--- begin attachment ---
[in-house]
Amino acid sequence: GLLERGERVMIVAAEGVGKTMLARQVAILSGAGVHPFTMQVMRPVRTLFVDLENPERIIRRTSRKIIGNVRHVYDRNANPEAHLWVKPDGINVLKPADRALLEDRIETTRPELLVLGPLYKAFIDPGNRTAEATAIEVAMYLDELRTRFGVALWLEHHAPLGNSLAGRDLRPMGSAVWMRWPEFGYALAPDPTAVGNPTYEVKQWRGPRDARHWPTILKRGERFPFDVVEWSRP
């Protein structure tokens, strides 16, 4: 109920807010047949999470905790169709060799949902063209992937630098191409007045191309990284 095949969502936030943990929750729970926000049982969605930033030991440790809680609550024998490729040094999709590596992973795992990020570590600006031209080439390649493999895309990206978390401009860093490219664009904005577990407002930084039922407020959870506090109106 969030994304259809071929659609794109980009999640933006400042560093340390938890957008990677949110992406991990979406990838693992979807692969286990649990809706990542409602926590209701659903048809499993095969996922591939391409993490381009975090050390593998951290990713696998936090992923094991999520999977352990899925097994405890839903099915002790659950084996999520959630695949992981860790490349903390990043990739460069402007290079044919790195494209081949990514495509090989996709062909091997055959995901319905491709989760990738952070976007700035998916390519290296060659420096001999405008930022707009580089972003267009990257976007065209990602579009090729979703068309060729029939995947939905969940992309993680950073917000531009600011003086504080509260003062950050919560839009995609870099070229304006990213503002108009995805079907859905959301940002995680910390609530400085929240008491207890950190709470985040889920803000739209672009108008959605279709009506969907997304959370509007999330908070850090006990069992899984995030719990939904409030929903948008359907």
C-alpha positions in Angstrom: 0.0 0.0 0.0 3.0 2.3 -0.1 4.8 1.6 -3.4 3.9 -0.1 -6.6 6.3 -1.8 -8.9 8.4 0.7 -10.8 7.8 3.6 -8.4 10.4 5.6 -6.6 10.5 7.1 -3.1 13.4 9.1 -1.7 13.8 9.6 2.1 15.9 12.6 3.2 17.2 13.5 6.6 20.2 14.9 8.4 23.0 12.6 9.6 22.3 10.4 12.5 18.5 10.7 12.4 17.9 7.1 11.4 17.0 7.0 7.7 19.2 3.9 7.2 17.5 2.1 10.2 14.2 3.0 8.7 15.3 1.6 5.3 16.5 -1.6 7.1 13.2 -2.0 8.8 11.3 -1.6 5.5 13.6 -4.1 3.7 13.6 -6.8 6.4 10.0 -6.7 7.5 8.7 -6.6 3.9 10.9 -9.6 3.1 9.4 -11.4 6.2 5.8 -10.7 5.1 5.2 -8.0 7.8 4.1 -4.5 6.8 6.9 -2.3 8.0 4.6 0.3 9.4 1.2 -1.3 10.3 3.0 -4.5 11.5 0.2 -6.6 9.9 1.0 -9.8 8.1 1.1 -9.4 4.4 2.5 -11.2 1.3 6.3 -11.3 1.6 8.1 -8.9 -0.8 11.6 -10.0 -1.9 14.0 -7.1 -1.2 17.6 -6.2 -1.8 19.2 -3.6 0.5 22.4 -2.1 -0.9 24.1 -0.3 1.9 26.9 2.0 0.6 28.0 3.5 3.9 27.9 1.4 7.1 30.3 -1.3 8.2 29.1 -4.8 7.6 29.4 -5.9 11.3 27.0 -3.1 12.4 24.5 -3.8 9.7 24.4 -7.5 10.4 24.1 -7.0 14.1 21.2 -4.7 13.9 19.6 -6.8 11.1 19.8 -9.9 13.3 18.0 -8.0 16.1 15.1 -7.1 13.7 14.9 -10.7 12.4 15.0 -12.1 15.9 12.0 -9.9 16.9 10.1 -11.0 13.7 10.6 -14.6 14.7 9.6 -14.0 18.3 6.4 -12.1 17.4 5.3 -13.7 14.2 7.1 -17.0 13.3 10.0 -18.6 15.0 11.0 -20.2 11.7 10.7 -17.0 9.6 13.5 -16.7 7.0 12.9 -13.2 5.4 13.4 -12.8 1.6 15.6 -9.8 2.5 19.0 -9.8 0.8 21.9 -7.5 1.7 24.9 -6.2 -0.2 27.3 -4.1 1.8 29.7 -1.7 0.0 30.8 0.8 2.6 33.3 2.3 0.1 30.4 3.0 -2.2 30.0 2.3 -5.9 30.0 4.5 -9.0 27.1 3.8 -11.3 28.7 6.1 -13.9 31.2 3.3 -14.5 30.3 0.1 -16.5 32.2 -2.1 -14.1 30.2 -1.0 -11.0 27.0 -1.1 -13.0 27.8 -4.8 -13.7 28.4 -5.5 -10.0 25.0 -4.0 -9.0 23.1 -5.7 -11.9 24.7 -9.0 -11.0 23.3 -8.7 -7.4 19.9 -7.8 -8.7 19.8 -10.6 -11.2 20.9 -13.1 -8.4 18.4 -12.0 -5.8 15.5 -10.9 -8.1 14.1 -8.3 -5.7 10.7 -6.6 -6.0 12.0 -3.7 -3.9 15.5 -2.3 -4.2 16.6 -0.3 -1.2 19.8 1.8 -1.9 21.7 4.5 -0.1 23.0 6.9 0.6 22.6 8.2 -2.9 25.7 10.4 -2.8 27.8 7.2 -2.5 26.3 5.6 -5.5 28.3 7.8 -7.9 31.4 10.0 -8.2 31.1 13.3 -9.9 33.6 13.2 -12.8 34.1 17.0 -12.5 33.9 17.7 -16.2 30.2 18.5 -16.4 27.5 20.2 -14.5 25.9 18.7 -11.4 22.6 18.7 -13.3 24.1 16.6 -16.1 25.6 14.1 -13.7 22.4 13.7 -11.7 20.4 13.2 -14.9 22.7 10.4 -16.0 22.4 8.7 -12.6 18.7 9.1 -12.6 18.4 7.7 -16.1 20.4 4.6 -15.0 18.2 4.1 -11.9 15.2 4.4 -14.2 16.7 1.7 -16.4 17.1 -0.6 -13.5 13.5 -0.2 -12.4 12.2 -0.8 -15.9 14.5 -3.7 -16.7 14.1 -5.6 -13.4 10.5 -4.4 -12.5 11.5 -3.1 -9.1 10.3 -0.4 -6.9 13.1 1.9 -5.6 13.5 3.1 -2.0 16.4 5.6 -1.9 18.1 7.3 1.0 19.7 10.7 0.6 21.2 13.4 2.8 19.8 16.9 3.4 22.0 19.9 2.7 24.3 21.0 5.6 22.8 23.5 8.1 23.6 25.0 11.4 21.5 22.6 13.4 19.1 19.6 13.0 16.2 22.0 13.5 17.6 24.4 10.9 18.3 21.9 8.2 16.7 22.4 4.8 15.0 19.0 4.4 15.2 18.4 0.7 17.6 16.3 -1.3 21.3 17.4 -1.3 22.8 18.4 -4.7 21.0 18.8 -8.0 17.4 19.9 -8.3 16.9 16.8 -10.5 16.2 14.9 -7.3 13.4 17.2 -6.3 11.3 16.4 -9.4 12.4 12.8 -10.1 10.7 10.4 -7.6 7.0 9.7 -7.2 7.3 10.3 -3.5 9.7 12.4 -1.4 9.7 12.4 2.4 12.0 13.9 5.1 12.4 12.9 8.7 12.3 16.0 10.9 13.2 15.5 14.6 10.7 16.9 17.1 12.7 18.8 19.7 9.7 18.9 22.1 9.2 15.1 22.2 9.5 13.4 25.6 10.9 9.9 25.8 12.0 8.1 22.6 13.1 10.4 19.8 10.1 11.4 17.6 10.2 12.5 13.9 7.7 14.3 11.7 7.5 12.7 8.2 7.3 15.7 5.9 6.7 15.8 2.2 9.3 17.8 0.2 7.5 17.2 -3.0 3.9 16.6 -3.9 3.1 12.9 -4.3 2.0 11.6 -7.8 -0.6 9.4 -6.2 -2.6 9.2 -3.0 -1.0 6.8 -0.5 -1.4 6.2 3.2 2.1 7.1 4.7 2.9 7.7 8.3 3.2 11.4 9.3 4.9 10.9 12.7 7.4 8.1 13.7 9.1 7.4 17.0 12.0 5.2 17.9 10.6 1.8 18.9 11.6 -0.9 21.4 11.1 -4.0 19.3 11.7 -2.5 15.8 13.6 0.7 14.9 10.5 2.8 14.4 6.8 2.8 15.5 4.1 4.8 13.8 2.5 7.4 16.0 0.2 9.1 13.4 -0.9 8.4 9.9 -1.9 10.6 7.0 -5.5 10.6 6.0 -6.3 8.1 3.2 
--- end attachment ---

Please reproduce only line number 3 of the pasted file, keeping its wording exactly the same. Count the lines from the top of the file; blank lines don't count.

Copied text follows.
């Protein structure tokens, strides 16, 4: 109920807010047949999470905790169709060799949902063209992937630098191409007045191309990284 095949969502936030943990929750729970926000049982969605930033030991440790809680609550024998490729040094999709590596992973795992990020570590600006031209080439390649493999895309990206978390401009860093490219664009904005577990407002930084039922407020959870506090109106 969030994304259809071929659609794109980009999640933006400042560093340390938890957008990677949110992406991990979406990838693992979807692969286990649990809706990542409602926590209701659903048809499993095969996922591939391409993490381009975090050390593998951290990713696998936090992923094991999520999977352990899925097994405890839903099915002790659950084996999520959630695949992981860790490349903390990043990739460069402007290079044919790195494209081949990514495509090989996709062909091997055959995901319905491709989760990738952070976007700035998916390519290296060659420096001999405008930022707009580089972003267009990257976007065209990602579009090729979703068309060729029939995947939905969940992309993680950073917000531009600011003086504080509260003062950050919560839009995609870099070229304006990213503002108009995805079907859905959301940002995680910390609530400085929240008491207890950190709470985040889920803000739209672009108008959605279709009506969907997304959370509007999330908070850090006990069992899984995030719990939904409030929903948008359907």